Yesterday we discussed the legal malpractice aspect of Billiard Balls Mgt. LLC v Mintzer Sarowitz Zeris Ledva & Meyers, LLP 2018 NY Slip Op 32019(U) August 17, 2018
Supreme Court, New York County Docket Number: 153477/2016 Judge: Carol R. Edmead. It was dismissed, mostly on the basis of lack of privity, backed up by lack of evidence of departure.
Here is the decision on contribution and indemnity:
“Pillinger argues that the common-law indemnification claim must be dismissed as Mintzer cannot be indemnified for its own negligence. In opposition, Mintzer argues broadly that it has stated a valid claim for common-law indemnification. It does not, however, make any specific response to Pillinger’s argument or defend its common-law indemnification claim with any detail.
Generally, common-law indemnification requires one party that is “actively at fault in bringing about the injury” to indemnify another party that “is held responsible solely by operation of law because of [its] relation to the actual wrongdoer” (McCarthy v Turner Constr., ‘”‘ Inc., 17 NY3d 369, 374, 375  [internal quotation marks and citation omitted]). Here, if Mintzer is found liable to Billiard Balls, it will necessarily be because it has been found liable for its own negligence, not because it was found liable solely by operation of law. Thus, as Mintzer does not state or have a cause of action against Pillinger for common-law indemnification, the branch of the motion that seeks dismissal of that claim must be granted.
The Third-party Complaint alleges that “if the Plaintiff sustained damages … and recovers judgment against Mintzer, such damages will have been brought about in whole or in part as a result of the actions and conduct of Pillinger” (Third-party Complaint, No. 45). Accordingly, Mintzer alleges that, in the event of a verdict in Billiard Balls’ favor, it “shall be entitled to contribution from Pillinger, for an equitable share of any such judgment on the basis of the comparative degree of culpability of [Pillinger]” (id.).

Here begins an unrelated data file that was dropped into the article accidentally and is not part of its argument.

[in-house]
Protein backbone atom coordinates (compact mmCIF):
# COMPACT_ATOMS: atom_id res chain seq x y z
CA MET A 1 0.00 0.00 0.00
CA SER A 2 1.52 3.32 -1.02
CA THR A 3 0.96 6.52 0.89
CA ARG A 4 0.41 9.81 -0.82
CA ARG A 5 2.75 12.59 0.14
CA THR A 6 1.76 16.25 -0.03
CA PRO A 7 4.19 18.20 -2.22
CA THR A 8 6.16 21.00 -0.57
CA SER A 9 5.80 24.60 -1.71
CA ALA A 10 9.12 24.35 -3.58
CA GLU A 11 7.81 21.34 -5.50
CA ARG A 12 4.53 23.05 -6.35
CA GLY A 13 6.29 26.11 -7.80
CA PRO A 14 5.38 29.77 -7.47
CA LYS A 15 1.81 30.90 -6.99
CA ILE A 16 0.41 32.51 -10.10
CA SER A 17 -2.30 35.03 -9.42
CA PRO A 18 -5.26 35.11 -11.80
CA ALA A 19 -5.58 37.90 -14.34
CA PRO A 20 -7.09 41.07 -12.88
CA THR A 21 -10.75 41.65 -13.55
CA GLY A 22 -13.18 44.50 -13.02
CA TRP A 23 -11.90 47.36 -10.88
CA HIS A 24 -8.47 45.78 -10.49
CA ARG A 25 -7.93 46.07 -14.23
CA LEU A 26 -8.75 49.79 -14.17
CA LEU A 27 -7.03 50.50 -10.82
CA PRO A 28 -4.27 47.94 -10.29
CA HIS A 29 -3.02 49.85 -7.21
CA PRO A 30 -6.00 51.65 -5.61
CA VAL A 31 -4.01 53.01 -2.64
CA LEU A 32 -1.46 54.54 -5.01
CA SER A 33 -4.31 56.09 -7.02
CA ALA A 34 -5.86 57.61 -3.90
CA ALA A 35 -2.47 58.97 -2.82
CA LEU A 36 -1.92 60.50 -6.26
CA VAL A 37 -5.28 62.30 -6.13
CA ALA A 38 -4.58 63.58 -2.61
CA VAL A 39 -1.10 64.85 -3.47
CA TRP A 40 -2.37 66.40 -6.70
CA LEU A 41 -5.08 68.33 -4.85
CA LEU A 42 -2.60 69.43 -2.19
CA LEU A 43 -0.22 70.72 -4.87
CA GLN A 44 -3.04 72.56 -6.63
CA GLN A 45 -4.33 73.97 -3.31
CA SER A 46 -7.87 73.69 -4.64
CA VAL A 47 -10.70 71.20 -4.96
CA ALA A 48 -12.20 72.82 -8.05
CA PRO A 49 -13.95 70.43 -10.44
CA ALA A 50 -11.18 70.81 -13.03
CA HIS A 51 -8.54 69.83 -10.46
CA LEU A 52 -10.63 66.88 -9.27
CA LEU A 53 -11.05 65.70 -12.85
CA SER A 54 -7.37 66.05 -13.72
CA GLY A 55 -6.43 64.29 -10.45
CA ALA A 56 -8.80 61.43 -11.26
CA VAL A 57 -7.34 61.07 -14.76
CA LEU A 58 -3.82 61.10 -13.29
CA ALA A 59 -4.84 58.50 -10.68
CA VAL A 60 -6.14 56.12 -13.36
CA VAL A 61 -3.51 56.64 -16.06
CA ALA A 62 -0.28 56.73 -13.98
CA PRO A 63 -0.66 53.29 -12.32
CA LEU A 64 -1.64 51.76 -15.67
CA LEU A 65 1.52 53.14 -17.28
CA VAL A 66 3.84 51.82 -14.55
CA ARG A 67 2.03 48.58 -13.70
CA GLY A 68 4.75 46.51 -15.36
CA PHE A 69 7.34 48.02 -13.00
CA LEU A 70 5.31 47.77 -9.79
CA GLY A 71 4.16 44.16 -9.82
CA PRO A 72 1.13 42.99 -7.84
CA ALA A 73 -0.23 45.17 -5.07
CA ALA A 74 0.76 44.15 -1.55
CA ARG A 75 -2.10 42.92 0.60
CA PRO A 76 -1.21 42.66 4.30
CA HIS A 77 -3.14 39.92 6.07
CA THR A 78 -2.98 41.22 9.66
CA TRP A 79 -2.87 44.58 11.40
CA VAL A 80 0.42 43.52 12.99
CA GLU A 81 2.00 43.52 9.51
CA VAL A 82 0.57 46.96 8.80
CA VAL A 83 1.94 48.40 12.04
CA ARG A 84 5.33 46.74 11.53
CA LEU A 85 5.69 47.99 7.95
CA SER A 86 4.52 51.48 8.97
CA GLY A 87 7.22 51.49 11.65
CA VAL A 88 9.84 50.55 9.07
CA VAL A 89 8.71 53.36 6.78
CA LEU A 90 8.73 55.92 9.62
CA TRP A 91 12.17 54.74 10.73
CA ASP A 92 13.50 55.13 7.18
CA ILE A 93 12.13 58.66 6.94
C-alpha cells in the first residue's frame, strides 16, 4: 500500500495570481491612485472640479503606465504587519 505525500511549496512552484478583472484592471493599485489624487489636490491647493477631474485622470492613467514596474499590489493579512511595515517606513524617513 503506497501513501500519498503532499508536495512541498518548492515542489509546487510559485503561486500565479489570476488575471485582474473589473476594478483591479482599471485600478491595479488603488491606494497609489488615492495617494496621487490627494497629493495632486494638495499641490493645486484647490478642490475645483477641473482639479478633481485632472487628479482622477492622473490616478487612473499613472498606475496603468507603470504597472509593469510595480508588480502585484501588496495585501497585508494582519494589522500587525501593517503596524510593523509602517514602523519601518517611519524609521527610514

Pillinger contends that the claim for contribution must be dismissed, as it did not cause, contribute to, or share in Mintzer’s alleged malpractice. Mintzer mounts a more detailed opposition to this branch of the motion seeking dismissal of the contribution claim than it does for the other causes of action in the Third-party complaint.
Mintzer argues that Pillinger contributed to Billiard Balls’ alleged damages. Specifically, Mintzer contends that Pillinger failed to make a showing of a meritorious defense, in their opposition to Gershman’s motion for a default judgment, and that failure contributed to Billiard Balls’ damages. Mintzer also claims that Pillinger contributed to the delay to answer because the Second Department noted:
“While [Billiard Balls’ general manager] averred that Billiard did not attempt to
avoid interposing an Answer, he acknowledged that he did nothing with regard to
interposing an answer until after the motion for leave to enter judgment had been
served by the plaintiff, at which time there was still an approximately 30-day
delay between the service of the motion and the date of the verified answer. Thus,
the delay was not attributable to insurance carrier delay, but rather, resulted from
Billiard’s attempts and negotiations to alter the outcome of its insurance carrier’s
disclaimer. Under these circumstances, we find the excuse for Billiard’s default